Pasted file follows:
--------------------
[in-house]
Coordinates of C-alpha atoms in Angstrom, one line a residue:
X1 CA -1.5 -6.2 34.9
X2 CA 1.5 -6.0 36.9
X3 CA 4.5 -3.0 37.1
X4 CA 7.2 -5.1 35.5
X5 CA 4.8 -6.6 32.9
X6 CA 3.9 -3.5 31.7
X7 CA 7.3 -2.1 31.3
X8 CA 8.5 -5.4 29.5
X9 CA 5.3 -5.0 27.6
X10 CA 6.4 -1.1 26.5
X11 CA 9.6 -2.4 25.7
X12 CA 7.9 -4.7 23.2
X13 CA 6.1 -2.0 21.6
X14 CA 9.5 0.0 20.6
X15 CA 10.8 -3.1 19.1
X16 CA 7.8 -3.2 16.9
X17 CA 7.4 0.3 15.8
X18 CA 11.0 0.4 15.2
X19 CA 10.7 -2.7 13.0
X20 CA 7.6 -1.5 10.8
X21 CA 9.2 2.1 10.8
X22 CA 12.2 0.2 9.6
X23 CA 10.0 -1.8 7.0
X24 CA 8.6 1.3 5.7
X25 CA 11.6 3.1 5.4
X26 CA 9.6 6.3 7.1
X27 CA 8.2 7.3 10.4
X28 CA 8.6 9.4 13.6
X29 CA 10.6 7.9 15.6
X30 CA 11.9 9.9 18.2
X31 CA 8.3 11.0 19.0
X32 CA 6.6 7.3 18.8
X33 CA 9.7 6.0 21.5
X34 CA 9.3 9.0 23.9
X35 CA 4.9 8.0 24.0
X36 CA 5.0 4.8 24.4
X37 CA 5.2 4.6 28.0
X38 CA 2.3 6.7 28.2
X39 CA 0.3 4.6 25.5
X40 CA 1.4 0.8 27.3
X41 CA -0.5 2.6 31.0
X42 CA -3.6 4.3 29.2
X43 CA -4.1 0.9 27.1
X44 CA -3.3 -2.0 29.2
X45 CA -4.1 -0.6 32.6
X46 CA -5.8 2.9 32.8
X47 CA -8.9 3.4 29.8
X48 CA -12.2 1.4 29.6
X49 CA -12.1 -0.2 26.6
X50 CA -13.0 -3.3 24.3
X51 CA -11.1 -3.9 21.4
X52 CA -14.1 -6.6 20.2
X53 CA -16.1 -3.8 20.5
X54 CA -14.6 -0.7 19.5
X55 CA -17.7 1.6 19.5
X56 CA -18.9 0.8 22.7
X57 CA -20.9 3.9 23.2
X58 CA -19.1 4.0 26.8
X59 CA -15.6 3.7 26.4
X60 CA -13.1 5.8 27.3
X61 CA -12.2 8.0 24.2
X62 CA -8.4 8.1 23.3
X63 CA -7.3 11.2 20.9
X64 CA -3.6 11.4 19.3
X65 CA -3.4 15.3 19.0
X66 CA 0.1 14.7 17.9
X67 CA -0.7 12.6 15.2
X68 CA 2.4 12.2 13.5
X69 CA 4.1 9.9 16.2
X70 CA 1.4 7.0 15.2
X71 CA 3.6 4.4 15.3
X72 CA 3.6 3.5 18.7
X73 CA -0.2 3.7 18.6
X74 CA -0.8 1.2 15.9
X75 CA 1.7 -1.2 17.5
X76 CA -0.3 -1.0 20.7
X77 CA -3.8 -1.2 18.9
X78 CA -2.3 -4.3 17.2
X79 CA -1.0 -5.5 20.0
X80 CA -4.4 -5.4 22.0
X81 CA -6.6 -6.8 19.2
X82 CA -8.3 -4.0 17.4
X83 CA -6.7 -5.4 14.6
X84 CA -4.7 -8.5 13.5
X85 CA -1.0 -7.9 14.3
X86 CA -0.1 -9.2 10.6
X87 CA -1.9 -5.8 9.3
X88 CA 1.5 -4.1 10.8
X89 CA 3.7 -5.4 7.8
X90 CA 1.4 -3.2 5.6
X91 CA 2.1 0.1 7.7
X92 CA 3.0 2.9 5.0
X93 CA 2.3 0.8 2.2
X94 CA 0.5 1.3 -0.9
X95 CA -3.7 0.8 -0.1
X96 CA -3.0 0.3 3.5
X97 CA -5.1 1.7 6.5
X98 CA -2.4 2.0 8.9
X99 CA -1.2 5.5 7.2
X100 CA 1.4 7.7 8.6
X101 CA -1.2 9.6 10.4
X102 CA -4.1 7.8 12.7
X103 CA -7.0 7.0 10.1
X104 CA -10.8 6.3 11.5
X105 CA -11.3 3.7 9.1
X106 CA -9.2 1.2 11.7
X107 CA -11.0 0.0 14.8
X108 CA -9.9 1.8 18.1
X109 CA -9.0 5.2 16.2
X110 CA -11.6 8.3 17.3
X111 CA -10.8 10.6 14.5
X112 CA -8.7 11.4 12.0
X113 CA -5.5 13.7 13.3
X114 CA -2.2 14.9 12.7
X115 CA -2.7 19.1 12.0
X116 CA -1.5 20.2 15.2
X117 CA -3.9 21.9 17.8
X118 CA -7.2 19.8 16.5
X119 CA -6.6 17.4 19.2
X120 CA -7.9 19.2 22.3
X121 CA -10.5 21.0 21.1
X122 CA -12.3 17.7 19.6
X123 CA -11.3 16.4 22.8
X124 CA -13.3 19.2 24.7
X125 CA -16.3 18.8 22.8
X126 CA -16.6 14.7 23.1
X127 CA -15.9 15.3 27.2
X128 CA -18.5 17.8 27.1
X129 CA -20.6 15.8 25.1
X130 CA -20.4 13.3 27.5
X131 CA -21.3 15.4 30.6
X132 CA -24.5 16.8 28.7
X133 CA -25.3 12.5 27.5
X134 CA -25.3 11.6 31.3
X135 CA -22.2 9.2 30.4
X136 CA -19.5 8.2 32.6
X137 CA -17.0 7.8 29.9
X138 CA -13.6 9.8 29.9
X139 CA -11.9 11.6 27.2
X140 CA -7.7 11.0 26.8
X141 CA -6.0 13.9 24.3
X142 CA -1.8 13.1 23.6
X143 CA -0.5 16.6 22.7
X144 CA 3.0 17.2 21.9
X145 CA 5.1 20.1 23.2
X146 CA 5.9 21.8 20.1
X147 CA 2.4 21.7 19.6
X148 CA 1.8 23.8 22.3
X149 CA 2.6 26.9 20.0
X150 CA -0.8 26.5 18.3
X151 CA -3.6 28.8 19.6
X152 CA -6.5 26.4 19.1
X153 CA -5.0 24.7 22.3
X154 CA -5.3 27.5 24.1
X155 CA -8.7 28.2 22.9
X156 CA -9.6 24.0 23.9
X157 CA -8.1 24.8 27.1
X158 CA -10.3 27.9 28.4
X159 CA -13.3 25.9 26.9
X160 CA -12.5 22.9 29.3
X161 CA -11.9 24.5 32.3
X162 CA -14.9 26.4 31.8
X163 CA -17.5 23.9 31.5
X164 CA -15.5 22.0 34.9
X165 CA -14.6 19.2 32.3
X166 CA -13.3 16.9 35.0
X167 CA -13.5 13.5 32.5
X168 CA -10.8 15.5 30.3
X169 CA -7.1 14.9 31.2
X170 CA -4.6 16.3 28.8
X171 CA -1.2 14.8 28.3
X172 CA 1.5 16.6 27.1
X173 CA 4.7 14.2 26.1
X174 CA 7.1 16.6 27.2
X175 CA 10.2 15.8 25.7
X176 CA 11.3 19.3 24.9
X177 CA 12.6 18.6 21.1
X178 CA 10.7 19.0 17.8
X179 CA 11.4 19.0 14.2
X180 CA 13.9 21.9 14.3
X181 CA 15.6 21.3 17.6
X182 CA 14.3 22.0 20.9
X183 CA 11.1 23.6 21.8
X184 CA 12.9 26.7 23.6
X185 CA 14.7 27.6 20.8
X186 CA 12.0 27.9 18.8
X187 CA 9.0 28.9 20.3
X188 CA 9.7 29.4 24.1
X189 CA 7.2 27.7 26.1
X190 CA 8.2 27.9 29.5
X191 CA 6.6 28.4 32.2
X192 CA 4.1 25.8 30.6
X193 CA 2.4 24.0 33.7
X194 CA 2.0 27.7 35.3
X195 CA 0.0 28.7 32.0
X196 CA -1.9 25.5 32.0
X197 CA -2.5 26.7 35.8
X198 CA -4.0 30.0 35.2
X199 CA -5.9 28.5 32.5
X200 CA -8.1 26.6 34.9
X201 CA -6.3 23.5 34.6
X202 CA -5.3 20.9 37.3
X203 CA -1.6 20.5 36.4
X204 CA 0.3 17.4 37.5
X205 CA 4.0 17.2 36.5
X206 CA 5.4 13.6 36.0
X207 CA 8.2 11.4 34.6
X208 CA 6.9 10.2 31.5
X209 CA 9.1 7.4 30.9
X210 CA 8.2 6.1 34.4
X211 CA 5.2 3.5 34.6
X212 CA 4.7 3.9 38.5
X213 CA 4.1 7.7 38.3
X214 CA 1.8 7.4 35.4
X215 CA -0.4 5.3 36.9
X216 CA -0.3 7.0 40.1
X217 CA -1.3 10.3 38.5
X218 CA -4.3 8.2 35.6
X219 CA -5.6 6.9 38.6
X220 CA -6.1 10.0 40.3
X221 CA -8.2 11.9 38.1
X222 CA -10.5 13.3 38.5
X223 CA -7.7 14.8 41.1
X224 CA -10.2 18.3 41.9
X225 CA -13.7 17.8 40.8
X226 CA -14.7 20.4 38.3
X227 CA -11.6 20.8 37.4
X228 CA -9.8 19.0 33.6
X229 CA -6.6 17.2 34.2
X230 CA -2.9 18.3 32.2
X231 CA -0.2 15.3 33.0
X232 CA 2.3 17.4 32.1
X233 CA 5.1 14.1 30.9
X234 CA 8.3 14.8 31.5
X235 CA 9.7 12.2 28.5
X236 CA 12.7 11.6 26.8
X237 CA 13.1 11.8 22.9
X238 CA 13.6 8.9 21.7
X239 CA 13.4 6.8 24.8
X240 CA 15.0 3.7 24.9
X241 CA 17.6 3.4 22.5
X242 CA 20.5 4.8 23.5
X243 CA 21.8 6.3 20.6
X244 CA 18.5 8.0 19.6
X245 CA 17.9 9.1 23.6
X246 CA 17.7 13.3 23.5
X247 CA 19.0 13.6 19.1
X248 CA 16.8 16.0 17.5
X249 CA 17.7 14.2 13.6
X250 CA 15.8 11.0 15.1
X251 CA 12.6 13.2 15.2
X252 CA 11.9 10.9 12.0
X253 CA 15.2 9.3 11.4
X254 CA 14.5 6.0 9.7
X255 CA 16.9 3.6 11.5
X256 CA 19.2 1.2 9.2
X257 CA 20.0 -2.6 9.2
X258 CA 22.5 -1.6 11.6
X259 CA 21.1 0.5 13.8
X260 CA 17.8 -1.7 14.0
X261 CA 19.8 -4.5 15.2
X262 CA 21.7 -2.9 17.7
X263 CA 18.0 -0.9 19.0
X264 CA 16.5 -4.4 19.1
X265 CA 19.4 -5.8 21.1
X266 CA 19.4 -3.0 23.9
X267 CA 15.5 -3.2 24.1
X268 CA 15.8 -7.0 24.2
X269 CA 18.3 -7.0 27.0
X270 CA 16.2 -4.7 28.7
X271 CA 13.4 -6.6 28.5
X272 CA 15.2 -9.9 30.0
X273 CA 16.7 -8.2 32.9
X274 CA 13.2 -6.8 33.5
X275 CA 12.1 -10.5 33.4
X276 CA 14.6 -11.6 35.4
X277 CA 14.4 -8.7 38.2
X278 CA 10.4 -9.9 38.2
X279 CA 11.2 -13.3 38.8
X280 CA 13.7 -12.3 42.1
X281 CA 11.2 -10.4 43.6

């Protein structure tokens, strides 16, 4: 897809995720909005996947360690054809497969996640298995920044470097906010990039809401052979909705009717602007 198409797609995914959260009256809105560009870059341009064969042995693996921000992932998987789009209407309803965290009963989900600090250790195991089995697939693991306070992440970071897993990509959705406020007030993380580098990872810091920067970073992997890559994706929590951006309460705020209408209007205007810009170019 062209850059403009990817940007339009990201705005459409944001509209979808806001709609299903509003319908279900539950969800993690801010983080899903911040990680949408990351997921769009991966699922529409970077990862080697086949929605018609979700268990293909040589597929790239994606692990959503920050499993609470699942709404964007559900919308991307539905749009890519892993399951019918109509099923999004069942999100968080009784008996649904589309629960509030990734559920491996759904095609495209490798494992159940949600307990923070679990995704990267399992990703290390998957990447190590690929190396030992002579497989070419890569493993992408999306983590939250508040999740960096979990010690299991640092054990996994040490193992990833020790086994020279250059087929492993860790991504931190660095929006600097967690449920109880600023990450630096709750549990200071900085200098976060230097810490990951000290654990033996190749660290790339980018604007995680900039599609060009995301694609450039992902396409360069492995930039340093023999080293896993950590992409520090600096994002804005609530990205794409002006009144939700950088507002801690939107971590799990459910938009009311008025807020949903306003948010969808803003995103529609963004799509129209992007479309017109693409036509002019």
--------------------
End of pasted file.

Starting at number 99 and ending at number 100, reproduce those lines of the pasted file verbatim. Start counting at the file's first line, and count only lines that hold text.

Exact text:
X97 CA -5.1 1.7 6.5
X98 CA -2.4 2.0 8.9